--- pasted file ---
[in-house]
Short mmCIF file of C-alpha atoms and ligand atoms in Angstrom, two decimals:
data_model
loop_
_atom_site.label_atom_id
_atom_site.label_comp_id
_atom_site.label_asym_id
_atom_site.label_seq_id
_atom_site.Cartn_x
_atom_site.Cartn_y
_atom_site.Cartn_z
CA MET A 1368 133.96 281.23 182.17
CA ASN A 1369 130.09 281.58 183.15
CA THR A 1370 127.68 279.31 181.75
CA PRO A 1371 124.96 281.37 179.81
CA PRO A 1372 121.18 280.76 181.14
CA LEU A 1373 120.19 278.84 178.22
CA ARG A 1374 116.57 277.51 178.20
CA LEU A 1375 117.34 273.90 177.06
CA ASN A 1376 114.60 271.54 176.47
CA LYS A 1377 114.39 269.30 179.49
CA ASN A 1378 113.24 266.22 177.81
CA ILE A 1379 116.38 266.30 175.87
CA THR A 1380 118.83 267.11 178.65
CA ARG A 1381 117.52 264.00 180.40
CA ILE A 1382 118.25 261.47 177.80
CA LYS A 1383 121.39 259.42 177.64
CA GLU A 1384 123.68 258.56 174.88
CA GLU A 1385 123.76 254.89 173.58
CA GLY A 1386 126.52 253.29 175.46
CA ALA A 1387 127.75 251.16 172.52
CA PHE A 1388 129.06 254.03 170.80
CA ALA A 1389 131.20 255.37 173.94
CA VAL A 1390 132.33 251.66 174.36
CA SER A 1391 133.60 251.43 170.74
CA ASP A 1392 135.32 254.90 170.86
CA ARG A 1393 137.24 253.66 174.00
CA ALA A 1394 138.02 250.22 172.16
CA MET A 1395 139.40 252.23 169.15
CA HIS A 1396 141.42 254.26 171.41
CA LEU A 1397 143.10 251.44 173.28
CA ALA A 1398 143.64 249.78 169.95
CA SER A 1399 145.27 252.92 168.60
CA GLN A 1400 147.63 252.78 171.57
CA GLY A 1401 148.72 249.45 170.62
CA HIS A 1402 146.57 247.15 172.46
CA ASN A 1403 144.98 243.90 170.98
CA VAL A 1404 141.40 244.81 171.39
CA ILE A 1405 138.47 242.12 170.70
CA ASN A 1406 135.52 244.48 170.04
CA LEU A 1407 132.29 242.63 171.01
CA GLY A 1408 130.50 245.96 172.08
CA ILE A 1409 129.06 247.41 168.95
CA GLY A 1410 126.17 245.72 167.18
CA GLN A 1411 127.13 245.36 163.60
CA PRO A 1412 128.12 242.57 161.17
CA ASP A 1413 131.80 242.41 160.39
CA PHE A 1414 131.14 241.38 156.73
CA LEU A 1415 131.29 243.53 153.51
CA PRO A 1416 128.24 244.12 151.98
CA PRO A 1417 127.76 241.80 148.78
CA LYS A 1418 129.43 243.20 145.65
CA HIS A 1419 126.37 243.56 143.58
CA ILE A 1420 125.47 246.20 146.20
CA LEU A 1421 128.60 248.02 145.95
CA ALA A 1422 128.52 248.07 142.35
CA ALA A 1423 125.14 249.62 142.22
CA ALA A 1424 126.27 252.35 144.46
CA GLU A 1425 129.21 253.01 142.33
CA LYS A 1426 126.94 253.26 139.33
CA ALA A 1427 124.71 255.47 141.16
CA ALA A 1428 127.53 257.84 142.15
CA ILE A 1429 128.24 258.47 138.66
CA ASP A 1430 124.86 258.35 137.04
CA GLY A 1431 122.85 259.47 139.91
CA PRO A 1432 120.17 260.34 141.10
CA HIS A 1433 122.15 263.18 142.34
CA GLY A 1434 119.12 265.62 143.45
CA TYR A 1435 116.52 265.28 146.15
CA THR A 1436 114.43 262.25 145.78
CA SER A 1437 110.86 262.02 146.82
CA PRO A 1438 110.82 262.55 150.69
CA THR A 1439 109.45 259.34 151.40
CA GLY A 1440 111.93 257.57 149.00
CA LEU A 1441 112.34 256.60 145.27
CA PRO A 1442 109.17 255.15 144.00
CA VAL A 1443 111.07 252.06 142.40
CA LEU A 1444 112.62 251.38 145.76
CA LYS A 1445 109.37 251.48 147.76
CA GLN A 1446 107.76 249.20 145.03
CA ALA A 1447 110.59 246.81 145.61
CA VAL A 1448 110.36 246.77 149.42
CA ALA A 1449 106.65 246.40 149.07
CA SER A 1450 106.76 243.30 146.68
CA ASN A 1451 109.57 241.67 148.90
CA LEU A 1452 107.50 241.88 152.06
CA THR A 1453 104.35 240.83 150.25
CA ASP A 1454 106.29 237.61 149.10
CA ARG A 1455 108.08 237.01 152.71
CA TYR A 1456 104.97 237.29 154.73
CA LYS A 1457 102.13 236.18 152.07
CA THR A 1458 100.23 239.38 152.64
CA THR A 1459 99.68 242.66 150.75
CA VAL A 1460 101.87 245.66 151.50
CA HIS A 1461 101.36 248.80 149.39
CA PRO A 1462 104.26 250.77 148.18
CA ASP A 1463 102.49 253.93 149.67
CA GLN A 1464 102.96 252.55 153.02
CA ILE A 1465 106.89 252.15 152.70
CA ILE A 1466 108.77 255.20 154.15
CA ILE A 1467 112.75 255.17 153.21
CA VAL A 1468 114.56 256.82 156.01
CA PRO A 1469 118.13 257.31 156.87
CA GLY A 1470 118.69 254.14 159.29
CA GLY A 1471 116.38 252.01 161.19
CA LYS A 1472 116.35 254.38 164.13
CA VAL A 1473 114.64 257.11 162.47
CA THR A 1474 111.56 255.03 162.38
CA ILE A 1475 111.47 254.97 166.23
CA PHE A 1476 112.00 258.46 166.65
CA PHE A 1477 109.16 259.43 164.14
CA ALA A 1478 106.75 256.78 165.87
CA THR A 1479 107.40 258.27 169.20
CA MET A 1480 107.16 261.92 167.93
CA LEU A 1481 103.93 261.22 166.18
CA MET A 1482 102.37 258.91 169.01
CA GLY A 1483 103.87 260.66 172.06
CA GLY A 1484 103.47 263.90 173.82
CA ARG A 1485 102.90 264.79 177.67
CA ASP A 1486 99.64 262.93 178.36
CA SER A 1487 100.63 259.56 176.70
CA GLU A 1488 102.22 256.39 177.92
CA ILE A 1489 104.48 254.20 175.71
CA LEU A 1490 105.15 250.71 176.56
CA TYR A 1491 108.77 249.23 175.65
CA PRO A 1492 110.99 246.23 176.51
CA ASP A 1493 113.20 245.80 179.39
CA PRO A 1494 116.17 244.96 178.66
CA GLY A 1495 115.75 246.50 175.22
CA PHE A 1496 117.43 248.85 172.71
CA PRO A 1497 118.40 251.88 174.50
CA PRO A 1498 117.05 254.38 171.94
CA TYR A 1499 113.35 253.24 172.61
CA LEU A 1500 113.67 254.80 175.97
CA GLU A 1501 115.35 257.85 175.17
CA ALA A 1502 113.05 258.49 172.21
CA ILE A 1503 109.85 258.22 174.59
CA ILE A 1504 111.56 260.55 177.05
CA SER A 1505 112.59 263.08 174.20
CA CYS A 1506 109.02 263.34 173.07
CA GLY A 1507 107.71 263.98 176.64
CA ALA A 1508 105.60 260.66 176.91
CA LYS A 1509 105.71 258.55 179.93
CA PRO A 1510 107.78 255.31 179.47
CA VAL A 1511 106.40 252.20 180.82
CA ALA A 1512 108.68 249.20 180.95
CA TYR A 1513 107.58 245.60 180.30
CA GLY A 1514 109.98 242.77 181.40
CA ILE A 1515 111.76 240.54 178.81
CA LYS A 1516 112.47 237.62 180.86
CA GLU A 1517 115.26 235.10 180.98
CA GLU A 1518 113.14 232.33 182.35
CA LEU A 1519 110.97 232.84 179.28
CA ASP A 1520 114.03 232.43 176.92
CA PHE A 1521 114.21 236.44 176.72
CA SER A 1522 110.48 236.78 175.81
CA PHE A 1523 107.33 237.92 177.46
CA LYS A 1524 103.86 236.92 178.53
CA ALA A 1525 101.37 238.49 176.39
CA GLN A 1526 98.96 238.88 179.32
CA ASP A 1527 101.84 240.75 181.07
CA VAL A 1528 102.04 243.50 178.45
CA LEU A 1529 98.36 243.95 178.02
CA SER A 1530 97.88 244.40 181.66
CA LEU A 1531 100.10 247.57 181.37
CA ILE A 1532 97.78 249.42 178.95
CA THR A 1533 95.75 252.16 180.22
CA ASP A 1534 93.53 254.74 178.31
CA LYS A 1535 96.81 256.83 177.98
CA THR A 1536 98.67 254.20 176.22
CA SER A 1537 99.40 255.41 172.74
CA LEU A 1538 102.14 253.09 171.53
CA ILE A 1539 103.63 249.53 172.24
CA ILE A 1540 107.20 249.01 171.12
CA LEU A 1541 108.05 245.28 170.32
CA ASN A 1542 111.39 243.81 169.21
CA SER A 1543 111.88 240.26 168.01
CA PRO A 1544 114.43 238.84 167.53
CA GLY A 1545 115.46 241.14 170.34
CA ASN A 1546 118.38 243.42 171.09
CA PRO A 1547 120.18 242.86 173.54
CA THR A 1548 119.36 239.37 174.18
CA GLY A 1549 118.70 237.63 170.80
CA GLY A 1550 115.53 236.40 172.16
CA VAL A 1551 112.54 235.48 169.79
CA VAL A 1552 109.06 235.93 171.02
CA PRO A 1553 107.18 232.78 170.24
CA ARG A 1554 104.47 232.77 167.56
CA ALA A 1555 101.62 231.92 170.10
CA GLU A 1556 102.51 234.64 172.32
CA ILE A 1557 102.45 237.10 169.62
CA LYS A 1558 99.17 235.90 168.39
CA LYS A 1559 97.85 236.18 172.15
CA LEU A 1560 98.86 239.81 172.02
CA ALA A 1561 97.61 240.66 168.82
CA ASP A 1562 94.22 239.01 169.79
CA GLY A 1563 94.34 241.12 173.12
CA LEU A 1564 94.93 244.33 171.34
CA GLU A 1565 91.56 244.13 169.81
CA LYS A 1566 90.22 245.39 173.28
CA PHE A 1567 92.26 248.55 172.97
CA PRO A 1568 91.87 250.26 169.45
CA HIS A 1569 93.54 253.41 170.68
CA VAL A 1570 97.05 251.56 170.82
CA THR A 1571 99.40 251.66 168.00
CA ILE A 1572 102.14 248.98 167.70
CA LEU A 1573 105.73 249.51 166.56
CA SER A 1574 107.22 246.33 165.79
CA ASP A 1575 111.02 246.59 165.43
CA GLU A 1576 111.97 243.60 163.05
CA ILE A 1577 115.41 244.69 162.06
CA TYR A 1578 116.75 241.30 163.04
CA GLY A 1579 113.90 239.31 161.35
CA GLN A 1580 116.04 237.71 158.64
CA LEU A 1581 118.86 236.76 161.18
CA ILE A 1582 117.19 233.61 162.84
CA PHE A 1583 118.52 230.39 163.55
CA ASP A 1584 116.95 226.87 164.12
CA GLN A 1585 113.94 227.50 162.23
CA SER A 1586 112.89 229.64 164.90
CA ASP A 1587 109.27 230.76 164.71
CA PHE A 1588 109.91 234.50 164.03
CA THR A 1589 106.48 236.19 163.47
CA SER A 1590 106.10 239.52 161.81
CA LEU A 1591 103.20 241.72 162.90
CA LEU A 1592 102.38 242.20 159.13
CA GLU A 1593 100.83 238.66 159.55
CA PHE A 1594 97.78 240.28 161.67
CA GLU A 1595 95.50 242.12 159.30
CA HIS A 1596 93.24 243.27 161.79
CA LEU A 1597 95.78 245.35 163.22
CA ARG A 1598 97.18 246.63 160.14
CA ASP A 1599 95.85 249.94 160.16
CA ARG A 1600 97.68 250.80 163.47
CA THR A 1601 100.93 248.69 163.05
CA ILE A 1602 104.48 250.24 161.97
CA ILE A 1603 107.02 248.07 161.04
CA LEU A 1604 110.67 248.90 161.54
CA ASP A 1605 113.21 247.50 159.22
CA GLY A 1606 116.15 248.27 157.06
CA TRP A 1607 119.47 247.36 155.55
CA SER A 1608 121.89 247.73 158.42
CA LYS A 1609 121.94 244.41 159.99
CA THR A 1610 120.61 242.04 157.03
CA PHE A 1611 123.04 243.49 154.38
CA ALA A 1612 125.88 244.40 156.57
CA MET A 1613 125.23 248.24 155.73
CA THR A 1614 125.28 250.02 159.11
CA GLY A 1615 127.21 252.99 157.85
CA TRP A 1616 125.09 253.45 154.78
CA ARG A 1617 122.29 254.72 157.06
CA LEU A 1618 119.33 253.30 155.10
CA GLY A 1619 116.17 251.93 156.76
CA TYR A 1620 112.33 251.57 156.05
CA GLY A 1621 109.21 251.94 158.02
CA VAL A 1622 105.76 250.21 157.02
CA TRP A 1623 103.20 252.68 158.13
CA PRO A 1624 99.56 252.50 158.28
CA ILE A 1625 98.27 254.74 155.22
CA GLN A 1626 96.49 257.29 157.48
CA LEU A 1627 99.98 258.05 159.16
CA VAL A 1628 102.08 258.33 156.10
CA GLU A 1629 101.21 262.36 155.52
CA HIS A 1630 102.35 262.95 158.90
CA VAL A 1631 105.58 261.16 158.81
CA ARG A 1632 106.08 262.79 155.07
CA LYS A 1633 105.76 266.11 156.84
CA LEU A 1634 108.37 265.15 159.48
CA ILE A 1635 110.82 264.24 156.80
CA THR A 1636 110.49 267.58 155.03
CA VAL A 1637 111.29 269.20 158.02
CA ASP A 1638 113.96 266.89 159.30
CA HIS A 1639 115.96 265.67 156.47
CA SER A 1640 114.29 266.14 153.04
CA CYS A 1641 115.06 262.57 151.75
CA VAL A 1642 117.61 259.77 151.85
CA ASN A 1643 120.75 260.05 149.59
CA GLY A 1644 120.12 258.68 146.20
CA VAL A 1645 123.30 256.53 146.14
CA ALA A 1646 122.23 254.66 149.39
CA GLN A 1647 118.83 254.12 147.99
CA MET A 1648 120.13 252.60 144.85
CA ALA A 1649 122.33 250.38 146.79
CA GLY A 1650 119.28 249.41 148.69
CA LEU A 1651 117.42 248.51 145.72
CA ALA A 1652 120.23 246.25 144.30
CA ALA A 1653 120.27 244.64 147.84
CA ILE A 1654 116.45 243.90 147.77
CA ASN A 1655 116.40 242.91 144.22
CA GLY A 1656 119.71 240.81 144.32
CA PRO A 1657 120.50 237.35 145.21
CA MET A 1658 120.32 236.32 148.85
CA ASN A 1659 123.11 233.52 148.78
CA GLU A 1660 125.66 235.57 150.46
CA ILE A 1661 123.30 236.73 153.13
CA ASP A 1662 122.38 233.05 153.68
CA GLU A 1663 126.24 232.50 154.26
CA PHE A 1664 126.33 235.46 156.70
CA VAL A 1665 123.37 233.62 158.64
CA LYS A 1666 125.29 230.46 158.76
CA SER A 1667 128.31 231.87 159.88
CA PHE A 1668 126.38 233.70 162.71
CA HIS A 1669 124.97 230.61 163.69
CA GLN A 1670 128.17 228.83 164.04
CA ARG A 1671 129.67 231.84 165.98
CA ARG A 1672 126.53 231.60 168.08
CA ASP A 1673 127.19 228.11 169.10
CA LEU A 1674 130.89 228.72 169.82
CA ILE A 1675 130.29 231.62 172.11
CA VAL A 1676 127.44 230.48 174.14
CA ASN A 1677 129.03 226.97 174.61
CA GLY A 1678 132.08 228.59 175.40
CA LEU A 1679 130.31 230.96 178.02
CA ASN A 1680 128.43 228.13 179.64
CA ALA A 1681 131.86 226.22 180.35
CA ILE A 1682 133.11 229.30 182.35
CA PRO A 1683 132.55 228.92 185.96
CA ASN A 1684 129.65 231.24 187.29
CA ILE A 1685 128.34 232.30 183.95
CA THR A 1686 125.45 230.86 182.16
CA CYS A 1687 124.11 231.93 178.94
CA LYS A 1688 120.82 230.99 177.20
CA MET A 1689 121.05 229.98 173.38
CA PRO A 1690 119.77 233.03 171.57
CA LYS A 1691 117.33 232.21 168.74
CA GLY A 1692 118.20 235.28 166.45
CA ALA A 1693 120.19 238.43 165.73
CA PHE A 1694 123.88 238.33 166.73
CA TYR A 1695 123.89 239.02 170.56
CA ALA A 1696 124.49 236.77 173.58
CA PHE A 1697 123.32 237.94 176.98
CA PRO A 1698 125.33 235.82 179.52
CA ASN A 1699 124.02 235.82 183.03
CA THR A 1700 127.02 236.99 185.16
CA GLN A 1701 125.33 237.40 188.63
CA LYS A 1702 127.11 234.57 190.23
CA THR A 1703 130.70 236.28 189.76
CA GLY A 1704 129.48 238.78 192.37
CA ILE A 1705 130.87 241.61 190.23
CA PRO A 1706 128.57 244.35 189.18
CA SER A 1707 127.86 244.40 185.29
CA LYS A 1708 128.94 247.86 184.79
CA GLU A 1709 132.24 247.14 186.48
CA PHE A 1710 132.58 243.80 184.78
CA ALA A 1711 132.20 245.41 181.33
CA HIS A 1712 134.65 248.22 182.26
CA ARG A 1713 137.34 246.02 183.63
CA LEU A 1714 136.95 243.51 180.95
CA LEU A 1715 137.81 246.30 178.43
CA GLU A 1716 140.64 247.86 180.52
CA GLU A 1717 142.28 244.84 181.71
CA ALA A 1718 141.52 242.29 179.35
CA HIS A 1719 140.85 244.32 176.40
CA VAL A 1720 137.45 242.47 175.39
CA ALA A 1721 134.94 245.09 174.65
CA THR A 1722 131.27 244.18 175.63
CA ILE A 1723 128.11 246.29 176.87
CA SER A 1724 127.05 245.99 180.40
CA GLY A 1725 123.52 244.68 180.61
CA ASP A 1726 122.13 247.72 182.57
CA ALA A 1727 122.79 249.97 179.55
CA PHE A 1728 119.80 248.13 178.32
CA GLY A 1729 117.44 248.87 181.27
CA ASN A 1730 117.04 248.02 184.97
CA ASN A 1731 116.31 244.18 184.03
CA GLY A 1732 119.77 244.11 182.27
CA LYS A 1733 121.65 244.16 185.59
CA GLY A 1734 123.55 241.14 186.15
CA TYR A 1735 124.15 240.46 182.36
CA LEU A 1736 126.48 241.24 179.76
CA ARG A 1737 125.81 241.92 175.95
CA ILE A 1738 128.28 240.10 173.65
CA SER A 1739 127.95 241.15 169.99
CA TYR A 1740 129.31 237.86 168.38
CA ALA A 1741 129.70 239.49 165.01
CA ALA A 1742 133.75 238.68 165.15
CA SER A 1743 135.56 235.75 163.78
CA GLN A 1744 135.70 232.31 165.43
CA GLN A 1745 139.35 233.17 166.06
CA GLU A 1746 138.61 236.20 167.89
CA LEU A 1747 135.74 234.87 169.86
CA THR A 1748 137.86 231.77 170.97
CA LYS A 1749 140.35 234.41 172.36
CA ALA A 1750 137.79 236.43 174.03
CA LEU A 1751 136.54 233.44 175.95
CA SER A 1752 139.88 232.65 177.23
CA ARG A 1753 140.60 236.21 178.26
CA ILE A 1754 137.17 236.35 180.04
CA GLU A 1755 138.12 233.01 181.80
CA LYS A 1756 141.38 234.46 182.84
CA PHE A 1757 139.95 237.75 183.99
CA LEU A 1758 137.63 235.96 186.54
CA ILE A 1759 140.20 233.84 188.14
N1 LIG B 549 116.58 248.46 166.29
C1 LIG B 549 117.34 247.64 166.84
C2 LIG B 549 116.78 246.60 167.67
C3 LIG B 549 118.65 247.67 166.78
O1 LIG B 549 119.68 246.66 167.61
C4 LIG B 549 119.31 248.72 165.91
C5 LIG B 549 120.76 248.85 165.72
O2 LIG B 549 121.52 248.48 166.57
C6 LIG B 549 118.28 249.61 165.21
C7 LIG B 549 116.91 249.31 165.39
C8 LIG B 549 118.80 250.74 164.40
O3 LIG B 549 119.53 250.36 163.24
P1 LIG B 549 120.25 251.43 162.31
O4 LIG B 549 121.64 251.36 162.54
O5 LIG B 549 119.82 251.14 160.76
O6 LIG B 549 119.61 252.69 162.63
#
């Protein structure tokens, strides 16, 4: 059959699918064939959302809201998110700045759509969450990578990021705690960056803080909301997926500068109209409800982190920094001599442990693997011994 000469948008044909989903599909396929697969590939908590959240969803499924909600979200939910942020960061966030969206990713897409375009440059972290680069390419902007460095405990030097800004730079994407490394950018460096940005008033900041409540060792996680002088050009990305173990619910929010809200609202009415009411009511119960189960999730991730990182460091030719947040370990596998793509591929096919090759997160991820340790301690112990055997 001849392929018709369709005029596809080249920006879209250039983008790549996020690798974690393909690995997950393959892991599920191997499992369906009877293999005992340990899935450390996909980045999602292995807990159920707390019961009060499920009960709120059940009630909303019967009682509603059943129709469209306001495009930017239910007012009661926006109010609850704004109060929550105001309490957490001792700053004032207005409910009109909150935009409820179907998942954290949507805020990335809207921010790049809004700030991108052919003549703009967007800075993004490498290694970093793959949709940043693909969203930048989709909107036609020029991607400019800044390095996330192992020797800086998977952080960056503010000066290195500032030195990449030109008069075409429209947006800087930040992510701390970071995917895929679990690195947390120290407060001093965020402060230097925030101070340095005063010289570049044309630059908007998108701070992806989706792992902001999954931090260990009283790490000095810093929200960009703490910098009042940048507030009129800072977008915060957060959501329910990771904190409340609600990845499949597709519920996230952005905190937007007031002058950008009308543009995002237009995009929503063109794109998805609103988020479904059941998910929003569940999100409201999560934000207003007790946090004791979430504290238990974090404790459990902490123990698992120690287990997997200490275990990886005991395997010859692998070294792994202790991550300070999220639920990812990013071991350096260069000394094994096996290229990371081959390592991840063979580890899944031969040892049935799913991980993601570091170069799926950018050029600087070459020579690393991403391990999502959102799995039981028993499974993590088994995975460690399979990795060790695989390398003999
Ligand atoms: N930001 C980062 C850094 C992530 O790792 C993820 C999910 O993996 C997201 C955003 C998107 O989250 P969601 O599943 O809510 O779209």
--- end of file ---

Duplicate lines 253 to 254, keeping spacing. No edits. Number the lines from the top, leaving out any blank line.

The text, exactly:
CA LYS A 1609 121.94 244.41 159.99
CA THR A 1610 120.61 242.04 157.03